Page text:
I love to facilitate workshops which create a safe space where people can play with materials and designs without pressure. This gives clients or allied community groups a window into the creative process, inviting them to be part of the journey of letting appropriate designs grow naturally out of the specific place we're working on. For this this project, I designed and facilitated a wellbeing-focussed craft session for members of the OSARCC collective. We did a number of guided activities to help generate designs, with an emphasis on creative exploration and no drawing skills required!


Step 3: First draft, and spinoff designs

Merchandise designs incorporating my illustrations


Following the workshop session, I scanned the prints we'd created onto the computer and begun to elaborate these into digital designs. A number of options were shared with the staff team who reviewed them and gave feedback, after which tweaks were made to a final set of designs. As these were created digitally they could easily be printed onto different materials, and formed the basis of a new range of OSARCC merchandise to help fundraise for their work. In this case, the designs were simply uploaded to the organisation's Teemill online shop, with revenue coming in each time a print on demand item is ordered.

The mural design itself was also created digitally, overlaid onto photographs of the space, and shared with the team for feedback before final colours were agreed. The designs took inspiration from the OSARCC sunflower motif, and the hand-made Reclaim the Night poster contrasting night and day. Read left to right, the murals subtly tell a story about little seedlings starting out in the dark and gradually growing brighter and stronger in the sun. I hope this visual narrative in the murals will help to instill in waiting clients a sense of hope in the therapeutic process, giving visual form to the journey they will be undertaking.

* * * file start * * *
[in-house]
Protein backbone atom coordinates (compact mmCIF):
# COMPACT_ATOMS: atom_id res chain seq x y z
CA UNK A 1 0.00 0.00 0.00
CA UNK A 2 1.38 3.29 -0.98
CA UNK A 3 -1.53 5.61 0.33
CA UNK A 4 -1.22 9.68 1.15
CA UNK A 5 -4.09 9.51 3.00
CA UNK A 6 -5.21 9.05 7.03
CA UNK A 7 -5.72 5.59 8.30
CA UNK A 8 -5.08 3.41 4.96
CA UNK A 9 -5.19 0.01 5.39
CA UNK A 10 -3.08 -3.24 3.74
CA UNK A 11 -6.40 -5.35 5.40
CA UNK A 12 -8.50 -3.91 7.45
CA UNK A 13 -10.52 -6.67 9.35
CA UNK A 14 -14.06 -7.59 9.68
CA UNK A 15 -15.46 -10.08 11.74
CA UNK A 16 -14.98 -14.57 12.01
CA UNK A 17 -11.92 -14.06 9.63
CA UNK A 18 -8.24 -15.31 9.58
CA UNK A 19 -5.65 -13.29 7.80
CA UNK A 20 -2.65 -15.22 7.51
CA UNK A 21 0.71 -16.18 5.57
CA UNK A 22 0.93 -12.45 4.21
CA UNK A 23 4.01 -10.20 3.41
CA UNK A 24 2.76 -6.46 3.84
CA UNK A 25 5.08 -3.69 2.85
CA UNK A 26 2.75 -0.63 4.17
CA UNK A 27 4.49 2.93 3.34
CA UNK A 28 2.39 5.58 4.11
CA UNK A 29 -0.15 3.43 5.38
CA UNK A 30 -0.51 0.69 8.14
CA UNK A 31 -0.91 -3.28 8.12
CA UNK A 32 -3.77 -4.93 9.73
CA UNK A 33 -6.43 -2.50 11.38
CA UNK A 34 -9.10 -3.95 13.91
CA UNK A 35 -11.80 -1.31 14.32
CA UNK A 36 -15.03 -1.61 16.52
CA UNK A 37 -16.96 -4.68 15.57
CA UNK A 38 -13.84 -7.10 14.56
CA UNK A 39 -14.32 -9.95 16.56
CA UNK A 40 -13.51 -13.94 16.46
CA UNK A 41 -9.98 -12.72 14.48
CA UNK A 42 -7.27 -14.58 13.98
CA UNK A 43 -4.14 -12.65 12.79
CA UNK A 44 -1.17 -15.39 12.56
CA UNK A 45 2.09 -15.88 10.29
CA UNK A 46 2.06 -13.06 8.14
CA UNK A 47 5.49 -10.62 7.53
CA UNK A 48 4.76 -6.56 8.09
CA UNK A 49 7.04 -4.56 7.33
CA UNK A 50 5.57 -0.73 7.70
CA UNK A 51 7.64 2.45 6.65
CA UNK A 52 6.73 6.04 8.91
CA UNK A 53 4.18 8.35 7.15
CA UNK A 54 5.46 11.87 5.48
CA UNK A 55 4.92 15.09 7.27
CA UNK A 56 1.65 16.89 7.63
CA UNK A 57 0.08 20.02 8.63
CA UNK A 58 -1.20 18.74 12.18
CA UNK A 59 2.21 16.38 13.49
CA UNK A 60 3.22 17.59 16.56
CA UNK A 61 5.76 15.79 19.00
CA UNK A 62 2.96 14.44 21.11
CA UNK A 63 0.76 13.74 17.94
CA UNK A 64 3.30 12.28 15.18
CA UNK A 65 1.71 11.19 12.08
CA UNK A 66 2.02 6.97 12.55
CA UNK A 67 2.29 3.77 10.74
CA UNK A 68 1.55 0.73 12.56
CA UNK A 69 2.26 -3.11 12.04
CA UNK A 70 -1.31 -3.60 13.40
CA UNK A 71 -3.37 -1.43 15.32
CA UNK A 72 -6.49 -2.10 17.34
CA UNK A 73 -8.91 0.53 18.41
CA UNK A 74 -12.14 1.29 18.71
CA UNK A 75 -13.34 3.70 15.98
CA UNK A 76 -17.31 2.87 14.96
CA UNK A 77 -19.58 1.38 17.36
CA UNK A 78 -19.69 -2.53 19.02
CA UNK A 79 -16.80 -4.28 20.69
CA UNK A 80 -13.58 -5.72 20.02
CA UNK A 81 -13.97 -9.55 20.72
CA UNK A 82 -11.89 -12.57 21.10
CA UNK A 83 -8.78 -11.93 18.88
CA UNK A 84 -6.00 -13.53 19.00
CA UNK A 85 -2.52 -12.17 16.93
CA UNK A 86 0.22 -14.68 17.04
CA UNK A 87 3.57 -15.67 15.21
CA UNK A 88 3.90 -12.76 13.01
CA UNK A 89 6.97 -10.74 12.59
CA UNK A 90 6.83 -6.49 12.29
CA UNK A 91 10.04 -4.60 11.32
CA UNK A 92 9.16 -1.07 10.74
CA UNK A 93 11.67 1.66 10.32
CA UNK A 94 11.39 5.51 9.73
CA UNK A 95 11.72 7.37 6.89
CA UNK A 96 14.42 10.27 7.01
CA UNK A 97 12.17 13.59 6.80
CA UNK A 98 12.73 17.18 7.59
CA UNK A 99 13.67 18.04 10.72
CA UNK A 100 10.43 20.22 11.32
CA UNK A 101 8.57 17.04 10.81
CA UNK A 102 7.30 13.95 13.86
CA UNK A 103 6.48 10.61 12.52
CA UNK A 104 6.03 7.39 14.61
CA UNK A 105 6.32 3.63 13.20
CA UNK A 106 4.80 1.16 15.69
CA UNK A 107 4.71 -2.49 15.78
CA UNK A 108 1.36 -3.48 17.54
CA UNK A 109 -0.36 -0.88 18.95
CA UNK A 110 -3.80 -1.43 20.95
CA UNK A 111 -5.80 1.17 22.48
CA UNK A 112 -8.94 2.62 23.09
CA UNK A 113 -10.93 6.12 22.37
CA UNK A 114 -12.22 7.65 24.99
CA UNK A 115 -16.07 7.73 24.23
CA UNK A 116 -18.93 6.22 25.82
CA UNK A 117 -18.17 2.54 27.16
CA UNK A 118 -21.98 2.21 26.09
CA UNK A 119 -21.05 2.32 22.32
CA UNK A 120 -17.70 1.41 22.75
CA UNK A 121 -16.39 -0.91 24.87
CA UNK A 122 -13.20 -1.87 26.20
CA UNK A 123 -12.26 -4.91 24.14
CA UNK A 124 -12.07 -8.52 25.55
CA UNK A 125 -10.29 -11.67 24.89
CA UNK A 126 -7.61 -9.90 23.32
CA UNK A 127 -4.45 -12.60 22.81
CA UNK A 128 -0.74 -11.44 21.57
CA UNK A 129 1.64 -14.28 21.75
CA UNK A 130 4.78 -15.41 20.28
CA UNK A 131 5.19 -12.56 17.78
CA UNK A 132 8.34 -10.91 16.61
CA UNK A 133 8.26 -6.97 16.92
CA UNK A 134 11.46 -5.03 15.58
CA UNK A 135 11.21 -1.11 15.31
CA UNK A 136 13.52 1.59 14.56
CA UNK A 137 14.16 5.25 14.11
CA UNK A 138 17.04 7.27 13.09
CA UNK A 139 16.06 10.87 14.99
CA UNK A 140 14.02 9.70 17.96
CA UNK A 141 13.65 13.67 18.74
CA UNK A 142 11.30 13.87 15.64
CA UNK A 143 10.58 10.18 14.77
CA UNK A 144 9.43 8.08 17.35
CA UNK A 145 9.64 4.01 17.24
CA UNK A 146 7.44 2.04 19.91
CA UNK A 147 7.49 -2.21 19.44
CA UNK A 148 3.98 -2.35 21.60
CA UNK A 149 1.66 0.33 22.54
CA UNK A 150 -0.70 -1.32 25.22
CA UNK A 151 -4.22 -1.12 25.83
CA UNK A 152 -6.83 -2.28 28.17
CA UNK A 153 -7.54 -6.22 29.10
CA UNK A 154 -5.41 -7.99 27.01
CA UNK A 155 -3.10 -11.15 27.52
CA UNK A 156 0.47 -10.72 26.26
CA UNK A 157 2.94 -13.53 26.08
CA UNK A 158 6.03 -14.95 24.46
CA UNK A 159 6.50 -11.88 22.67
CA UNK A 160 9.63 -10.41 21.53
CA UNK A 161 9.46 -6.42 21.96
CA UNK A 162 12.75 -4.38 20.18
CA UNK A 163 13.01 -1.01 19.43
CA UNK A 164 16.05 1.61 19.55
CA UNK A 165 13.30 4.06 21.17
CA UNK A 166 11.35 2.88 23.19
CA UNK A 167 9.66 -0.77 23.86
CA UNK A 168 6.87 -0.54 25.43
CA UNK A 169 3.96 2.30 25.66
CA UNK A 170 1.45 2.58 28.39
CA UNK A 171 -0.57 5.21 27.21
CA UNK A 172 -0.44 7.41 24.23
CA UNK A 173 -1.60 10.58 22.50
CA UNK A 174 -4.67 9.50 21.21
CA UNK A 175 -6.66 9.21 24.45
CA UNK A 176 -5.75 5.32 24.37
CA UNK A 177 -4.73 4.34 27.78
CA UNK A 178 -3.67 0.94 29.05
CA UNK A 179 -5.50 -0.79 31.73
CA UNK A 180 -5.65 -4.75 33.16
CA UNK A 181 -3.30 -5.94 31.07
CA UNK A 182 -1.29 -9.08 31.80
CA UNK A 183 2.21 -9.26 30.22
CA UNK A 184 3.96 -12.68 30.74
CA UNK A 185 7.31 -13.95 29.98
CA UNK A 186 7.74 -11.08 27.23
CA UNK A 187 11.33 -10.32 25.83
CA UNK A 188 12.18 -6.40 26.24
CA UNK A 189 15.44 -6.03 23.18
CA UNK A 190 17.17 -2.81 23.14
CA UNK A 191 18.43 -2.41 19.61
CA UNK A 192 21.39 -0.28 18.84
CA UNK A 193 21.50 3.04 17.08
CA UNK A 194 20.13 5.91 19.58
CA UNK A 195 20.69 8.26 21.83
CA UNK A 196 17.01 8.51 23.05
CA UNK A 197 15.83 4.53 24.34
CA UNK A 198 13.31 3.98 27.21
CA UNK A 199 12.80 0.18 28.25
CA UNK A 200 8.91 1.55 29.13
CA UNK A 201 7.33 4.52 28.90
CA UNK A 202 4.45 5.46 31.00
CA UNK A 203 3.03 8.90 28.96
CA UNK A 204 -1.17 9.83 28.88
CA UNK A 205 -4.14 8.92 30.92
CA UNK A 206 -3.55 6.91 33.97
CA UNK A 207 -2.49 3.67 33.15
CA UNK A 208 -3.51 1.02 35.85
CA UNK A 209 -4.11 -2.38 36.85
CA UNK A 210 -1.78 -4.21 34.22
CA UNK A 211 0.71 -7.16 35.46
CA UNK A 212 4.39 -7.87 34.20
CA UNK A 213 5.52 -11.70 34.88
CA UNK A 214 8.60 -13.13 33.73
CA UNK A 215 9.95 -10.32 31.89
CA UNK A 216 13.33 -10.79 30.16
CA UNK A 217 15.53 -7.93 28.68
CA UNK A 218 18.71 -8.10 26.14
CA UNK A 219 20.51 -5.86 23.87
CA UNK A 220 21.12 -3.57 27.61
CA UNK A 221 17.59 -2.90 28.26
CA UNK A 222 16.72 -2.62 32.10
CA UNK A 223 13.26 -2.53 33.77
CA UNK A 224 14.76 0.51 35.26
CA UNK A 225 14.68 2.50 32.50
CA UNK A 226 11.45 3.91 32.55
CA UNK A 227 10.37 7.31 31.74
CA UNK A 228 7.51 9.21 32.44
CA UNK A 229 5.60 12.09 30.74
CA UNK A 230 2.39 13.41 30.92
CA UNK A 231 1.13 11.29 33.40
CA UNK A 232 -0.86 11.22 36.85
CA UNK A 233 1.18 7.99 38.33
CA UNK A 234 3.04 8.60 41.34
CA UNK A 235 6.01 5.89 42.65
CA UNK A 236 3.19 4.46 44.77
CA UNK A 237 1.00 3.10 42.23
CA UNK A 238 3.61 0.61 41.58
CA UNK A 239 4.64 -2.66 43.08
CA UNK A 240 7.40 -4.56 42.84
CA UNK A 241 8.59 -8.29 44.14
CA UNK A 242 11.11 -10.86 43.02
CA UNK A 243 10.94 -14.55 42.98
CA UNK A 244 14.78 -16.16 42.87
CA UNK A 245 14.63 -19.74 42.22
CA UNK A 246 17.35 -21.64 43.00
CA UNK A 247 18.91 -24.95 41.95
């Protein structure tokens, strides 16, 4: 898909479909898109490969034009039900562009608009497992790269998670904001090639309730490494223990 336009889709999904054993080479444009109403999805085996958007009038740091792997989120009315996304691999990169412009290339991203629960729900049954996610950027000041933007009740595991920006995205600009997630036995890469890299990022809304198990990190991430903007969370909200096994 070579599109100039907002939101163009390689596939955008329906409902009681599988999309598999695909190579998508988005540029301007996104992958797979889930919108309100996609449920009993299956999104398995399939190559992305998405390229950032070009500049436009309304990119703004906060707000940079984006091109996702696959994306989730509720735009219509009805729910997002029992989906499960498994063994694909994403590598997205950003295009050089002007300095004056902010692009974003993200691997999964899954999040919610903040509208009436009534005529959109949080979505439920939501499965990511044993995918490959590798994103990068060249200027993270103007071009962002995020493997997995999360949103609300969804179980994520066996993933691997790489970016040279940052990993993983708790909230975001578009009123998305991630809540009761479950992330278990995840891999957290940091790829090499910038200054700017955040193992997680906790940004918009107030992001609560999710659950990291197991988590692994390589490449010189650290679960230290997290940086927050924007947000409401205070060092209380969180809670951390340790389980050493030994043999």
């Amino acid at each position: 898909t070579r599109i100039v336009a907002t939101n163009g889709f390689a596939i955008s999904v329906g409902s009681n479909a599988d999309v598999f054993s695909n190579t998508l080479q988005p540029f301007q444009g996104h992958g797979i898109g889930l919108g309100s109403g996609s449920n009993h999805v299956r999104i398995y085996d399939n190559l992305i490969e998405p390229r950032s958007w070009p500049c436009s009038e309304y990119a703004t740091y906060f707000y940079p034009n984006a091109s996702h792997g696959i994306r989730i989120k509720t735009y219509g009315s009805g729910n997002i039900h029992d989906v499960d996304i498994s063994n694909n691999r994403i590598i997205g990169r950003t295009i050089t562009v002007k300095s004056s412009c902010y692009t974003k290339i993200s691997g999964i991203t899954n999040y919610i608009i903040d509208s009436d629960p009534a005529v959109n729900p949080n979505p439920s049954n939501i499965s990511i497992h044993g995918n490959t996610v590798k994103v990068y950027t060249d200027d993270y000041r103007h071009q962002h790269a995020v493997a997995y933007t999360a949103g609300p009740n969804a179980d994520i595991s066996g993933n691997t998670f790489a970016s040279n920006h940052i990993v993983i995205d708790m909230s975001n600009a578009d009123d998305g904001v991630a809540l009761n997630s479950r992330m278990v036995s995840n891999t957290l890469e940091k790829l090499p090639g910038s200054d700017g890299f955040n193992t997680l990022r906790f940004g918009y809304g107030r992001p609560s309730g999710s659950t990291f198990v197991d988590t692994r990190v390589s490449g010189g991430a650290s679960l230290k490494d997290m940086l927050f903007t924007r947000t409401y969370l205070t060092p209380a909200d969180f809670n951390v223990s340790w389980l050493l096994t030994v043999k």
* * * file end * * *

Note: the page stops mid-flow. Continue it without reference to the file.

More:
Step 4: Installation on-site

Nor painting mural


The choice of materials and correct preparation of the surface is essential for the success of a mural work, and I've built up a range of materials for different types of wall and setting from working on previous commissions. For this project, I chose a pricey range of natural paints as I wanted the mural to have a durable low-maintenance finish, which also had a soft, warm texture to the paint. It was worth spending more on luxury materials in this small space, where the surface needed to hold viewers' fascination at close quarters for a prolonged period. (For larger-scale work such as outdoor murals, I use the much more affordable paints designed for exterior wood and masonry.)


Detail of painted mural with leaves


Before chalking up the design to scale using printouts, I did some small scale tests of the colour combinations and textures, to check they worked together and didn't clash with existing furniture. The space was booked out for three days when it wasn't required by service users, when I came and did all the wall prep and painting. The walls were in fairly good condition and so an undercoat wasn't needed, but I did remove some screws and use a little filler to give a good surface. (For an outdoor mural, especially where the wall has been neglected for some time, a day or more may be required at the start for cleaning and underpainting. Costs of a mural can be reduced by arranging this in-house yourself.)


The finished waiting room

OSARCC staff team and new waiting room


The staff and volunteers gave delighted feedback on the new murals, with one saying: "wow, the mural is amazing! It’s made such a huge difference to the space, I can’t thank you enough!". Alongside the loving care that the team put into choosing new furniture and soft furnishings, the result was a much warmer and more inviting space.

I would like to extend my thanks to the OSARCC team for commissioning this project, and I hope the murals help contribute to the centre's healing work into the future. To support OSARCC's vital work you can buy their merch online.

If you run a space which could benefit from some brightening up, or would be interested to collaborate on a placemaking project as a designer, drop me a line for an informal chat.